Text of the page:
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Personal Business

May 1, 2006
by root
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The issue of privacy has been, and continues to be, a hot potato for all those charged with guarding it.

Few argue that the privacy rule governing personal health information (PHI) wasn't necessary and long overdue, but like most complex legislative actions, the Health Insurance Portability and Accountability Act (HIPAA) Privacy Rule has created a morass of misunderstanding and, in some cases, imposed unintended barriers to patients' care and wellbeing.

One among five major category subsections of the HIPAA regulation, the privacy rule attempts to create a baseline for PHI protection. Updates to guidance for the Act, which went into effect in 2003, were expected to address most unplanned circumstances, but it is unlikely the questions will ever cease. (See:

Defining privacy — balancing providers' need-to-know for treatment purposes against patients' rights of control over how, when and where their information is shared and the implementation of adequate security measures — continues to create challenges. This is particularly true as healthcare organizations confront the issues of exchanging PHI across regional and national information exchange networks.

Beyond collaborative needs, however, technology innovations continue to create new conundrums. Identification of genetic disease markers has already begun to alter diagnoses and treatment options for certain diseases. But it has also created dilemmas for those managing PHI. For example, the capability exists to produce a genomic profile which identifies more than 80 genetic disorders much like chemistry test panels in wide use today, but privacy issues continue to hold back general availability.

The promise of locator and positioning systems is also great — and so are related privacy concerns. RFID systems are proving their worth in tracking equipment and, more recently, patients within facilities. Emergency departments and outpatient ambulatory units are among the earliest adopters. But when the technology gets deeply personal — as in embedded under an individual's skin — some people get very nervous.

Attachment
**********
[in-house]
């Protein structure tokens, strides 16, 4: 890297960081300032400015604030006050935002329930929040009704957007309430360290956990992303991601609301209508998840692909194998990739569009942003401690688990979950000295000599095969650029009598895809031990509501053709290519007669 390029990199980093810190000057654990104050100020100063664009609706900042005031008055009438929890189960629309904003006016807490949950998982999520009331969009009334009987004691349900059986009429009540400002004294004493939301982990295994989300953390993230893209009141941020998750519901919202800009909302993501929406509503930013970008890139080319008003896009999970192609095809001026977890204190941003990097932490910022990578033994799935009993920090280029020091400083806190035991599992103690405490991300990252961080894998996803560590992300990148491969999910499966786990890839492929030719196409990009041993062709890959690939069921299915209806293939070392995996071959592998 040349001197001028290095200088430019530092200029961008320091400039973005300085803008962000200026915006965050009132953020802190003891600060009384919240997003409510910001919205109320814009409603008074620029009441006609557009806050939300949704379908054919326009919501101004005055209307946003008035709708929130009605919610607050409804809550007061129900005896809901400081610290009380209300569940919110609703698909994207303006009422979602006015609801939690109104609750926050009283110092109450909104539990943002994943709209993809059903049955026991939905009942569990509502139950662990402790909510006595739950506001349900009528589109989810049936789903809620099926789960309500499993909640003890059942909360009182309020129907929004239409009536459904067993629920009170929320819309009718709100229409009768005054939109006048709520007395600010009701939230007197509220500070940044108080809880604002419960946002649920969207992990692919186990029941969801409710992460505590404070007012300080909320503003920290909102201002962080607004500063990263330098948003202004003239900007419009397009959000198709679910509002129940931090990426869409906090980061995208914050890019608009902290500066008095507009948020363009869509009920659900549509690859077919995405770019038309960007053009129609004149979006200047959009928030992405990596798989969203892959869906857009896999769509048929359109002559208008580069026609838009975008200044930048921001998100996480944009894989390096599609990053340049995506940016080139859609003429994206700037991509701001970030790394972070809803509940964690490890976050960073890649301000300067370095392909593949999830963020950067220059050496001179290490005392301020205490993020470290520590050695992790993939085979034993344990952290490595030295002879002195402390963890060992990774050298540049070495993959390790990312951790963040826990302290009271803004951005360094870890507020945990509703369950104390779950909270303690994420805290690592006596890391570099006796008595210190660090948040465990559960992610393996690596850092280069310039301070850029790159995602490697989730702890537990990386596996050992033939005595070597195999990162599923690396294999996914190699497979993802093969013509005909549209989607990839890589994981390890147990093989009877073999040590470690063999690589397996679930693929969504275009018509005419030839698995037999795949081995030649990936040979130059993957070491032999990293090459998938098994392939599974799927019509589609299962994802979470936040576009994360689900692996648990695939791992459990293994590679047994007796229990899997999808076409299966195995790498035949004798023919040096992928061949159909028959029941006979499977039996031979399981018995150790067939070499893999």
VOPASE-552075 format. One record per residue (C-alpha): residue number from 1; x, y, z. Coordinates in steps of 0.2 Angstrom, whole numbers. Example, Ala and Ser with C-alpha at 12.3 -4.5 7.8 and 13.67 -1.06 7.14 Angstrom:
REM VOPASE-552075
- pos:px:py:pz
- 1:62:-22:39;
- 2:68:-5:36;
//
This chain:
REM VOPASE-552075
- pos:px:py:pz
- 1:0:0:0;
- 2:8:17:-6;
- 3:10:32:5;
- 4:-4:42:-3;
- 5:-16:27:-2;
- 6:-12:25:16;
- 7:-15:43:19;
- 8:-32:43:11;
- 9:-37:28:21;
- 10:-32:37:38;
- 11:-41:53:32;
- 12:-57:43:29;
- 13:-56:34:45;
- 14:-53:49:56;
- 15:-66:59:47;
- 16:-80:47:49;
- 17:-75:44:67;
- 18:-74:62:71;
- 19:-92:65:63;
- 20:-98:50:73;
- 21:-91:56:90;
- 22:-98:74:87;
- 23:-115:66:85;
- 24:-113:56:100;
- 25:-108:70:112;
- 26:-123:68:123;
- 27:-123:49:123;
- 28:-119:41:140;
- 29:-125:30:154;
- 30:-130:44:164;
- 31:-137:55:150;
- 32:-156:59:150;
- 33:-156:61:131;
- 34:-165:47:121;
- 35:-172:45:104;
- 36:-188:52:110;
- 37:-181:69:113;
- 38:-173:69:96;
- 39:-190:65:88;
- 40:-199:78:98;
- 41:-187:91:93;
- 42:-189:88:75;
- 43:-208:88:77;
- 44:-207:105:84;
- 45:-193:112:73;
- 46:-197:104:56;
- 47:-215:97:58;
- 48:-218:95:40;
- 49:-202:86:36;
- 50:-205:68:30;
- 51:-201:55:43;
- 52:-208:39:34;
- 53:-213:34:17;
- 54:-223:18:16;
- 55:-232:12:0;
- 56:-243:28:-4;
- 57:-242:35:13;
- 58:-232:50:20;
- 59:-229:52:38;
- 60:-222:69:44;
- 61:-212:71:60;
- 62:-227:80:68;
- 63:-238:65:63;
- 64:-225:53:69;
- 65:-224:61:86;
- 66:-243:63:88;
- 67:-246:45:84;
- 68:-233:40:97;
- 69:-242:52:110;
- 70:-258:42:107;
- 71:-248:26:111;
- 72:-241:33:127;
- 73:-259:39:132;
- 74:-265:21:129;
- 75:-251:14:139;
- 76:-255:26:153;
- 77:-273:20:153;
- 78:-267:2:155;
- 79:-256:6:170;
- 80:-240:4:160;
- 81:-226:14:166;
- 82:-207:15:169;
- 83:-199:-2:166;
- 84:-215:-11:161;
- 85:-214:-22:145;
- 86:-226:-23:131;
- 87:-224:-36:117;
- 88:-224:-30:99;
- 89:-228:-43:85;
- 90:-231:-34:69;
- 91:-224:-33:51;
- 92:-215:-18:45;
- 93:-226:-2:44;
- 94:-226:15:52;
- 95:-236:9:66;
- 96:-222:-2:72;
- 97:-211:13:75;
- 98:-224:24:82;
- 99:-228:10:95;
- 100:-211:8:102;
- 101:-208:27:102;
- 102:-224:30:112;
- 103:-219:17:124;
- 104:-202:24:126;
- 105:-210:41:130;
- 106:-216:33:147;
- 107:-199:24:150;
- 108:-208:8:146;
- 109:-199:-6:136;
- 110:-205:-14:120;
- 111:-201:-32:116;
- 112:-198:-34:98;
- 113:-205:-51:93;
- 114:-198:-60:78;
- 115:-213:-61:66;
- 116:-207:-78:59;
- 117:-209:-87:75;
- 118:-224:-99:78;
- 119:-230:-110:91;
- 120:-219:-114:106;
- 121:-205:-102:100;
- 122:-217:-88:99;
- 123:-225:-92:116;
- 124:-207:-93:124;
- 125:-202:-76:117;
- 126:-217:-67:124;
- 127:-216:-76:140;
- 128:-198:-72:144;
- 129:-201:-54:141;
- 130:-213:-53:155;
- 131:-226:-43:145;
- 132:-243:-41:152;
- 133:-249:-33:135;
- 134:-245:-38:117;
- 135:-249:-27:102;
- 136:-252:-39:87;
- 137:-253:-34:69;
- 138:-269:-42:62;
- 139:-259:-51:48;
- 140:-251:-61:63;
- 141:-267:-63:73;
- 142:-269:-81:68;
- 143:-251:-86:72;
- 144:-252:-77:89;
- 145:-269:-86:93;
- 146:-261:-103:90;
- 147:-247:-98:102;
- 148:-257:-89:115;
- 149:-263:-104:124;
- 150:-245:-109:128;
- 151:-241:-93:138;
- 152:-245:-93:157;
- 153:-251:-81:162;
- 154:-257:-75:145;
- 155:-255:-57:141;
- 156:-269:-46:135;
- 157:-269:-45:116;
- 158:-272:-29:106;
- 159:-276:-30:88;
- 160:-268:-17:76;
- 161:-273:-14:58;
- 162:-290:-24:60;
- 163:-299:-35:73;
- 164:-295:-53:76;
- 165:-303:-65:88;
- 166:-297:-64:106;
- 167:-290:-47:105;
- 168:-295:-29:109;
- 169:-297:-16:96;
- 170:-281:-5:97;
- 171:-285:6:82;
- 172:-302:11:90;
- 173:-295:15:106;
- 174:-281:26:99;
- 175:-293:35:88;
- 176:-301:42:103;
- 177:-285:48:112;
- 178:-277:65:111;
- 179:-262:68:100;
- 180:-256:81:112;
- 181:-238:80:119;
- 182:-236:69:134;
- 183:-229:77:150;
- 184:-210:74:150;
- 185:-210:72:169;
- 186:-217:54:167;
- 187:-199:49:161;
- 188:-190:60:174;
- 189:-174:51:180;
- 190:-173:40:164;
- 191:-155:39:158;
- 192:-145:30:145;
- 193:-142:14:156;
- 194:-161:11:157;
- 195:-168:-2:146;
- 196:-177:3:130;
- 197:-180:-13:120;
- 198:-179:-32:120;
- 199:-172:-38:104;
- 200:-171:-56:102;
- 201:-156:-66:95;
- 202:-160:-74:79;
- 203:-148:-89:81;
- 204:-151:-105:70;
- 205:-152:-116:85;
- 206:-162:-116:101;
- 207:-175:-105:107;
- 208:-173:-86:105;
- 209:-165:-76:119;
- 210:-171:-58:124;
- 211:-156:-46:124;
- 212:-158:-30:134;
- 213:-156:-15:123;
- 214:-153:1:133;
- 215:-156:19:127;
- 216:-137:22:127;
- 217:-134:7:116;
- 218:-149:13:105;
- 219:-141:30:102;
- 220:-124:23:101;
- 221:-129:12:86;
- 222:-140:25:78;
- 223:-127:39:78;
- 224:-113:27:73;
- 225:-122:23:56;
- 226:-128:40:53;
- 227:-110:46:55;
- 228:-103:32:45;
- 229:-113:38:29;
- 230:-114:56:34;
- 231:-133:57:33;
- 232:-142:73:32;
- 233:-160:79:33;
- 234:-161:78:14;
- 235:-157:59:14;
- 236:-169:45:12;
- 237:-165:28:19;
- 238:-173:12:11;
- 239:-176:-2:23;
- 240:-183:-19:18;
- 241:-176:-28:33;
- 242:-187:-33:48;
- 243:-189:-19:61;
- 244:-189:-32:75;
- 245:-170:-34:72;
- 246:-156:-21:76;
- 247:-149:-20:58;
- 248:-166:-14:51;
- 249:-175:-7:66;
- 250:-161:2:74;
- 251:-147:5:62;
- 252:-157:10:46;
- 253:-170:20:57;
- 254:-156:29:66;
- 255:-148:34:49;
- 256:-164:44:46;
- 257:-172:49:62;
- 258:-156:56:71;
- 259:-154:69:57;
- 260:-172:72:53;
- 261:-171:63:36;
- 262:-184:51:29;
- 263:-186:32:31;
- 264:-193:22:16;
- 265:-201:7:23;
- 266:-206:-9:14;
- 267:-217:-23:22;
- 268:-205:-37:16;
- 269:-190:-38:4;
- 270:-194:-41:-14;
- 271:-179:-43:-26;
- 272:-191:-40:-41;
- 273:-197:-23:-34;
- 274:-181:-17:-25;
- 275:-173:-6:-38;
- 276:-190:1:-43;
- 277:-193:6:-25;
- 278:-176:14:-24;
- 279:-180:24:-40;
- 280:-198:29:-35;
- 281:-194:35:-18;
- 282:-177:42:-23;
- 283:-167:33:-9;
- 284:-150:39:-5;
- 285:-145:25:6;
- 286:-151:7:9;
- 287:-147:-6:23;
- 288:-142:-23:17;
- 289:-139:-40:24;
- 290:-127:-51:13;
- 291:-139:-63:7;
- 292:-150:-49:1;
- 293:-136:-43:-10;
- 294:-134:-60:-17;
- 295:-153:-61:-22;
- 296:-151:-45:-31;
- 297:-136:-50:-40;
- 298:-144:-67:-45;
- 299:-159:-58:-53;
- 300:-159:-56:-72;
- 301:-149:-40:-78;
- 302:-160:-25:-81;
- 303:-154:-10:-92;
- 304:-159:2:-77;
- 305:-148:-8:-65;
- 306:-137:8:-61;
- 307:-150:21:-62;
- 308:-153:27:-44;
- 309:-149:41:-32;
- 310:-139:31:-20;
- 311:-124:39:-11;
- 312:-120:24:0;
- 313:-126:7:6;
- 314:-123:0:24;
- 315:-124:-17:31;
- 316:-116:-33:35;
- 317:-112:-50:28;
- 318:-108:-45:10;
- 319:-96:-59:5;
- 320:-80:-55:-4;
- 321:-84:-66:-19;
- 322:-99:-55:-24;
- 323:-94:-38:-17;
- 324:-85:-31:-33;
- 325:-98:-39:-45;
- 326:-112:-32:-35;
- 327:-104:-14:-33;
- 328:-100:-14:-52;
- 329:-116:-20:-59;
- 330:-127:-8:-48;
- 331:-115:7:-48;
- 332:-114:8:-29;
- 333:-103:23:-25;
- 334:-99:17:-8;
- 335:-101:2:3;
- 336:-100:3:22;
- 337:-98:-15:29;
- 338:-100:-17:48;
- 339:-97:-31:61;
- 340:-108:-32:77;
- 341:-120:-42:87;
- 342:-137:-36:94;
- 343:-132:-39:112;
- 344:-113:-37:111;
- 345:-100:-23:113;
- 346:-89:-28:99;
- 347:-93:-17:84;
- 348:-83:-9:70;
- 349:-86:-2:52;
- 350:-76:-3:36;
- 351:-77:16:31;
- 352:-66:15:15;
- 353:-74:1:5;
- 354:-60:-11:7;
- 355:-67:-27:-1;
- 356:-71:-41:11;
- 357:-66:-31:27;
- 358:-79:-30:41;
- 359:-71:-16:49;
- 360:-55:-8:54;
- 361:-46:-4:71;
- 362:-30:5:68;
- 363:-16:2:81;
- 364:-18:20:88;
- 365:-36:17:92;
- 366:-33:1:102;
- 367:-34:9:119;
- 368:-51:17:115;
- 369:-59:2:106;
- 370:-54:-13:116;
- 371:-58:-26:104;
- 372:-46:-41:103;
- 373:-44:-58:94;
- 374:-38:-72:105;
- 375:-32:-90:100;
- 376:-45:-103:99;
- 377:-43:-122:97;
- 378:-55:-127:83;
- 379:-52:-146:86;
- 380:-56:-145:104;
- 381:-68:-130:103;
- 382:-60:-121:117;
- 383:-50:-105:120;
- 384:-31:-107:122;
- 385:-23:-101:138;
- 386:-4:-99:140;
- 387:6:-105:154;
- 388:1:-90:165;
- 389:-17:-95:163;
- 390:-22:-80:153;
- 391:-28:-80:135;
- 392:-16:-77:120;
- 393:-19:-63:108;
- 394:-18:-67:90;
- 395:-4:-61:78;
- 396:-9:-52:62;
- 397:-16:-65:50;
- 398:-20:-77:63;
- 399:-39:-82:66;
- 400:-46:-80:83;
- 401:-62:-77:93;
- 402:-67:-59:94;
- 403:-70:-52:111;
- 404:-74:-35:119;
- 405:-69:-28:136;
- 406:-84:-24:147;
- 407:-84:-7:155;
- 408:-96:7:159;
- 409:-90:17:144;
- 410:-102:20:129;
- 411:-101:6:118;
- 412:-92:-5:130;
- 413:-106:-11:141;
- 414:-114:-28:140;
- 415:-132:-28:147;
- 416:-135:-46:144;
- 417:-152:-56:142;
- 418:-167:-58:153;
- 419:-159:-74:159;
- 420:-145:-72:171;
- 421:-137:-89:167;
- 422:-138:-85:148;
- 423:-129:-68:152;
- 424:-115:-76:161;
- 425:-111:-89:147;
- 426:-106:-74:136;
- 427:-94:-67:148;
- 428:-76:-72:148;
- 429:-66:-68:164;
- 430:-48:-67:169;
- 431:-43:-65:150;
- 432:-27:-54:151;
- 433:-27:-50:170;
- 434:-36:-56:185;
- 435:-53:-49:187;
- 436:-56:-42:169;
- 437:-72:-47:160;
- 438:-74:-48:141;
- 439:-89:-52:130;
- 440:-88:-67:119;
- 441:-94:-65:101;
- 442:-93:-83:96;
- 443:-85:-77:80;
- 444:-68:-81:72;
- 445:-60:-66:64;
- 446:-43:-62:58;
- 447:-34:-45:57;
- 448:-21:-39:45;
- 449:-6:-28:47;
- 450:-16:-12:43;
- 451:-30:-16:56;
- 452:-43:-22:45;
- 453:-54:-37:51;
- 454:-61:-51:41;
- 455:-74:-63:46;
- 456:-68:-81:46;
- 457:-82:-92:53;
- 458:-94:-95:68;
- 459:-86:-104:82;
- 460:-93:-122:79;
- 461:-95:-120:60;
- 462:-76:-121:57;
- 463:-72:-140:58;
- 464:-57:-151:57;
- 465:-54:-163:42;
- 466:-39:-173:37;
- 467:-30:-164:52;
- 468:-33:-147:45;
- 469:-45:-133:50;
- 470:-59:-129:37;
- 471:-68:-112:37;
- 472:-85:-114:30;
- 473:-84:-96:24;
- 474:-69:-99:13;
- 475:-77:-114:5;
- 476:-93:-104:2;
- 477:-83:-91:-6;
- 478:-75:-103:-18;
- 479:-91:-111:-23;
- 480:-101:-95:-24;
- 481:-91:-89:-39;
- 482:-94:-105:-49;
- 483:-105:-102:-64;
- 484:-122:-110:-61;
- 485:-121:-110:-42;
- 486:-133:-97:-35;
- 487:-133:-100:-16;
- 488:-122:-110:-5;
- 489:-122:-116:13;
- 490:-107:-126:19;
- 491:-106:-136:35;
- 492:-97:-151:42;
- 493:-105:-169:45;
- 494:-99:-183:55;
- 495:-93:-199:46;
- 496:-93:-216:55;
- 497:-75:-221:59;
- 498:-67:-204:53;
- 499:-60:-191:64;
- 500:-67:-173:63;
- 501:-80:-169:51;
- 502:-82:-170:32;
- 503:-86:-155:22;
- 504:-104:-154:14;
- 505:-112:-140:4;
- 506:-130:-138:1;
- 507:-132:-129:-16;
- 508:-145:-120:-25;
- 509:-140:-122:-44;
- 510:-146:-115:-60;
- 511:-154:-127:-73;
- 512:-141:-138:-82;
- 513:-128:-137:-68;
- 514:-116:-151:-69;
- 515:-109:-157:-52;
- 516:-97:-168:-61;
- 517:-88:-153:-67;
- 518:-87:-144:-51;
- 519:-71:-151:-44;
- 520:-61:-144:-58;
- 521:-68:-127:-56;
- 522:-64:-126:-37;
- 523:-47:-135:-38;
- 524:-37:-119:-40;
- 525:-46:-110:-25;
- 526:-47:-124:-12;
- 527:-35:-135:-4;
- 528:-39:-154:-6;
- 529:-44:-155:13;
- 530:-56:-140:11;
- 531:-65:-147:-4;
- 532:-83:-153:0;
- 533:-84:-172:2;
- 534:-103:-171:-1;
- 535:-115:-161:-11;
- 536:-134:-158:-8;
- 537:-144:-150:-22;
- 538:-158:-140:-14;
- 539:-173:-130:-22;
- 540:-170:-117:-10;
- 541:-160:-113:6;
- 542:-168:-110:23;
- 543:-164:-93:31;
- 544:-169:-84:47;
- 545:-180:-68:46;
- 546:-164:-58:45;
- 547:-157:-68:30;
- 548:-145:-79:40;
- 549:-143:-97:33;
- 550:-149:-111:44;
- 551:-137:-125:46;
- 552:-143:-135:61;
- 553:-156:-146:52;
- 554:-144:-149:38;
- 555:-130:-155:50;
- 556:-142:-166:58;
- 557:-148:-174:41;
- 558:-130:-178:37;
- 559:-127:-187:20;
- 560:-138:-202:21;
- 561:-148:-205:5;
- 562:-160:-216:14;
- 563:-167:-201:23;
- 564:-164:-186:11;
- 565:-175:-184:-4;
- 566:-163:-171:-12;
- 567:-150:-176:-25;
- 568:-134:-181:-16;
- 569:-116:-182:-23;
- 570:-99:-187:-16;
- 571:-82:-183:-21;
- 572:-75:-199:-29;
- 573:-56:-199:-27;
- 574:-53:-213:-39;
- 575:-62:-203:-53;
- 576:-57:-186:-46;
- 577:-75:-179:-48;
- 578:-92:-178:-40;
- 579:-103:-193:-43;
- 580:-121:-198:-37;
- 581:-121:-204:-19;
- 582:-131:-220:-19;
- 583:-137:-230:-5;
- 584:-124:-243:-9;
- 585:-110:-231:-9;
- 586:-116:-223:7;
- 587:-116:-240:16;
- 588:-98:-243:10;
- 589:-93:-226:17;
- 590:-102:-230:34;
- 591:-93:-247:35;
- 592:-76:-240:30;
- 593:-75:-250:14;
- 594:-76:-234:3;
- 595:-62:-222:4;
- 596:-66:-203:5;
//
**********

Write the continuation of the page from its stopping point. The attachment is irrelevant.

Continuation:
And yet, there are places where such tracking would be invaluable. Among them are use with people challenged mentally and prone to wander. Beyond simply used as tracking devices, some implantable microchips already available can store information including medical records. Some providers are encouraging patients with conditions likely to result in emergency department visits to have such an implant. Although very few Americans have undergone the procedure so far, Delray Beach, Fla.-based VeriChip claims that 65 hospitals have agreed to implement its patient identification system.

Within the domain of public health, safety and well-being of the population at large necessitates overriding some privacy rights. Although most people understand and accept the government's role in curtailing communicable diseases, some New Yorkers are questioning that city's right to intercede on their behalf under its new diabetes surveillance system. The law requiring laboratories to report abnormal hemoglobin A1c test results to the city for its NYC Hemoglobin A1C Registry went into effect this past January and although officials continue to assure the public that their information is secure, privacy advocates question the reality.

And that reality will surely be reexamined in light of the assessment of Department of Health and Human Services' (HHS) security practices, which includes the nation's largest insurer — the Centers for Medicare and Medicaid. A recently released report issued by the Government Accountability Office delivers a scathing appraisal of the HHS' security practices citing "significant weaknesses in controls designed to protect the confidentiality, integrity, and availability of their sensitive information and information systems."

No wonder the public is worried.

Author Information:

Charlene Marietti